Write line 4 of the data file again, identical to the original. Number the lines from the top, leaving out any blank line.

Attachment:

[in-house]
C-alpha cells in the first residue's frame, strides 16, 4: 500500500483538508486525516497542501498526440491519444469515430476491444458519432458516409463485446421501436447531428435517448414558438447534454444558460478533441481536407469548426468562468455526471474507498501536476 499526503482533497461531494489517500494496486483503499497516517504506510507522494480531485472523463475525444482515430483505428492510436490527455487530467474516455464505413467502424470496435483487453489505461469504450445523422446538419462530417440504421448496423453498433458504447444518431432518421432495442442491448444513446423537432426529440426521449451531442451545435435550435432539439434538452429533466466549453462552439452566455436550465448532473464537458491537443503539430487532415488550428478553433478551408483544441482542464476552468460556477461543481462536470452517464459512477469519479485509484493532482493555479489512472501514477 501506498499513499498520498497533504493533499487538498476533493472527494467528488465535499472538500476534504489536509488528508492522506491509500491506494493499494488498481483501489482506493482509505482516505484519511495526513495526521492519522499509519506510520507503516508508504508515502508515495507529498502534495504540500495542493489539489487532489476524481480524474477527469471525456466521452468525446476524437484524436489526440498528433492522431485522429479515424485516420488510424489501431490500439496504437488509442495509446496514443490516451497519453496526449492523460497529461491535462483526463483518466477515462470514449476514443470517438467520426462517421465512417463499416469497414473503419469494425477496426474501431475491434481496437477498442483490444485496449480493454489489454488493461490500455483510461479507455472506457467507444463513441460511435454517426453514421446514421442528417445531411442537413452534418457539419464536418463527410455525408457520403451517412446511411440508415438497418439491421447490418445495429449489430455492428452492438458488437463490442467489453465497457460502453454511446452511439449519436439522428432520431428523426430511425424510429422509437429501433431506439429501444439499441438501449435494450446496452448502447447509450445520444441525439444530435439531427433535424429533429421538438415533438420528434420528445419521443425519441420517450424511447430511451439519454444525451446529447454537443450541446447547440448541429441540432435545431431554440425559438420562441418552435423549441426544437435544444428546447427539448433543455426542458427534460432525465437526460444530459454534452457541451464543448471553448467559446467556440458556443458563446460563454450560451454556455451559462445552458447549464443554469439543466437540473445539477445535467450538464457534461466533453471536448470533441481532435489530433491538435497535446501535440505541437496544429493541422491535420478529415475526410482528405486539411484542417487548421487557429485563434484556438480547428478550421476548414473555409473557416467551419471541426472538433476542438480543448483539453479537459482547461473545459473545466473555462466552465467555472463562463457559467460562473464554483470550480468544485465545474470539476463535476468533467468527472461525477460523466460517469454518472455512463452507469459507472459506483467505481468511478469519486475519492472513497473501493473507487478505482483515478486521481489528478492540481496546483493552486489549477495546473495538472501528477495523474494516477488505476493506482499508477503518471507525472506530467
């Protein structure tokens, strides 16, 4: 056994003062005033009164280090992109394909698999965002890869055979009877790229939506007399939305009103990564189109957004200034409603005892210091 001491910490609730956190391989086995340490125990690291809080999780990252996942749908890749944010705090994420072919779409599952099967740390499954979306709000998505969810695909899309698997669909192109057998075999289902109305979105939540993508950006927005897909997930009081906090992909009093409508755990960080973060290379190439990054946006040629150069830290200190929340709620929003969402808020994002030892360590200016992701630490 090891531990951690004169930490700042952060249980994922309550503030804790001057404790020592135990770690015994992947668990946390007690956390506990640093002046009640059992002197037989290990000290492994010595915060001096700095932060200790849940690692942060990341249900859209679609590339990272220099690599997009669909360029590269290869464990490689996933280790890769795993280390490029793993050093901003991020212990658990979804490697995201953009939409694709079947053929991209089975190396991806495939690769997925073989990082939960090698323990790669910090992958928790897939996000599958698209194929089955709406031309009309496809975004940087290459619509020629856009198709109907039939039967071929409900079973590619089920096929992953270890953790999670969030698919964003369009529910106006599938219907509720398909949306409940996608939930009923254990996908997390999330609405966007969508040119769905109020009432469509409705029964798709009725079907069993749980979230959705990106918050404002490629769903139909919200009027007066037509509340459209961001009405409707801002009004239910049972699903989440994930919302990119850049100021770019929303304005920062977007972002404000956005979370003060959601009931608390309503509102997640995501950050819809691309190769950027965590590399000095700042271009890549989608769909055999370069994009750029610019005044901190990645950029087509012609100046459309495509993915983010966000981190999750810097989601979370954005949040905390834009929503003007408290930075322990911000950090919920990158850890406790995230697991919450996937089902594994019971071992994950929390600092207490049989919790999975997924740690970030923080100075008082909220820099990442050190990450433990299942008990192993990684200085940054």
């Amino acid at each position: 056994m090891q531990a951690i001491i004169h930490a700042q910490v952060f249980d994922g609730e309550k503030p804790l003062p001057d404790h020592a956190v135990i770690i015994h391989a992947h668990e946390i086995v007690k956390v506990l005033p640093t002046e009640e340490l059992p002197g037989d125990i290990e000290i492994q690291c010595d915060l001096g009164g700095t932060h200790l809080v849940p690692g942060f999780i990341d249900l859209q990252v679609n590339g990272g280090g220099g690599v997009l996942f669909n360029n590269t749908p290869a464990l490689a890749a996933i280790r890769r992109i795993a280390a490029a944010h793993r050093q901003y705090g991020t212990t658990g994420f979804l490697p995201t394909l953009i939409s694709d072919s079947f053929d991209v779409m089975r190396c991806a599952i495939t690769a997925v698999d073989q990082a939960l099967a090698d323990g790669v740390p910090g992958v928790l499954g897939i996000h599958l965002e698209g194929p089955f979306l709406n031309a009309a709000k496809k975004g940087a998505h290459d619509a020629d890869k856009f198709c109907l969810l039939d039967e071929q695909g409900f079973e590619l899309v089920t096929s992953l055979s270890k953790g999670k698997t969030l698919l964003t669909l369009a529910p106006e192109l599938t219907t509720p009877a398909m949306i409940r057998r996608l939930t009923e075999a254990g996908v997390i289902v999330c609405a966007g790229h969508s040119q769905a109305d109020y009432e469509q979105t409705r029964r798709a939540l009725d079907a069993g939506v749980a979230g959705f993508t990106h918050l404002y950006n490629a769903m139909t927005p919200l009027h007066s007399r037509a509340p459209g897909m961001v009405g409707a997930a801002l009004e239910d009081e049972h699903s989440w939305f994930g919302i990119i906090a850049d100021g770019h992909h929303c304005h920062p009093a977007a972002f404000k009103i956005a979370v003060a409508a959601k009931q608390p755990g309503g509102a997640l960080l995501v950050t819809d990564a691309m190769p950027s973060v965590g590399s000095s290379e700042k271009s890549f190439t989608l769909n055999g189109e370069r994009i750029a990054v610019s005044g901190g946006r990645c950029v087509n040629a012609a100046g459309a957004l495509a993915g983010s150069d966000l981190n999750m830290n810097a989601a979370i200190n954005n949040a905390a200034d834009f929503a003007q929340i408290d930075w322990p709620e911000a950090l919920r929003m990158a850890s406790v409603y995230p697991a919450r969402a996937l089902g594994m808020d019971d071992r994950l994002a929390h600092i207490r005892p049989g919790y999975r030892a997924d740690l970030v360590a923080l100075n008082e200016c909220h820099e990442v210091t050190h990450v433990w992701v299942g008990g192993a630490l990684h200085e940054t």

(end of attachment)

């Amino acid at each position: 056994m090891q531990a951690i001491i004169h930490a700042q910490v952060f249980d994922g609730e309550k503030p804790l003062p001057d404790h020592a956190v135990i770690i015994h391989a992947h668990e946390i086995v007690k956390v506990l005033p640093t002046e009640e340490l059992p002197g037989d125990i290990e000290i492994q690291c010595d915060l001096g009164g700095t932060h200790l809080v849940p690692g942060f999780i990341d249900l859209q990252v679609n590339g990272g280090g220099g690599v997009l996942f669909n360029n590269t749908p290869a464990l490689a890749a996933i280790r890769r992109i795993a280390a490029a944010h793993r050093q901003y705090g991020t212990t658990g994420f979804l490697p995201t394909l953009i939409s694709d072919s079947f053929d991209v779409m089975r190396c991806a599952i495939t690769a997925v698999d073989q990082a939960l099967a090698d323990g790669v740390p910090g992958v928790l499954g897939i996000h599958l965002e698209g194929p089955f979306l709406n031309a009309a709000k496809k975004g940087a998505h290459d619509a020629d890869k856009f198709c109907l969810l039939d039967e071929q695909g409900f079973e590619l899309v089920t096929s992953l055979s270890k953790g999670k698997t969030l698919l964003t669909l369009a529910p106006e192109l599938t219907t509720p009877a398909m949306i409940r057998r996608l939930t009923e075999a254990g996908v997390i289902v999330c609405a966007g790229h969508s040119q769905a109305d109020y009432e469509q979105t409705r029964r798709a939540l009725d079907a069993g939506v749980a979230g959705f993508t990106h918050l404002y950006n490629a769903m139909t927005p919200l009027h007066s007399r037509a509340p459209g897909m961001v009405g409707a997930a801002l009004e239910d009081e049972h699903s989440w939305f994930g919302i990119i906090a850049d100021g770019h992909h929303c304005h920062p009093a977007a972002f404000k009103i956005a979370v003060a409508a959601k009931q608390p755990g309503g509102a997640l960080l995501v950050t819809d990564a691309m190769p950027s973060v965590g590399s000095s290379e700042k271009s890549f190439t989608l769909n055999g189109e370069r994009i750029a990054v610019s005044g901190g946006r990645c950029v087509n040629a012609a100046g459309a957004l495509a993915g983010s150069d966000l981190n999750m830290n810097a989601a979370i200190n954005n949040a905390a200034d834009f929503a003007q929340i408290d930075w322990p709620e911000a950090l919920r929003m990158a850890s406790v409603y995230p697991a919450r969402a996937l089902g594994m808020d019971d071992r994950l994002a929390h600092i207490r005892p049989g919790y999975r030892a997924d740690l970030v360590a923080l100075n008082e200016c909220h820099e990442v210091t050190h990450v433990w992701v299942g008990g192993a630490l990684h200085e940054t």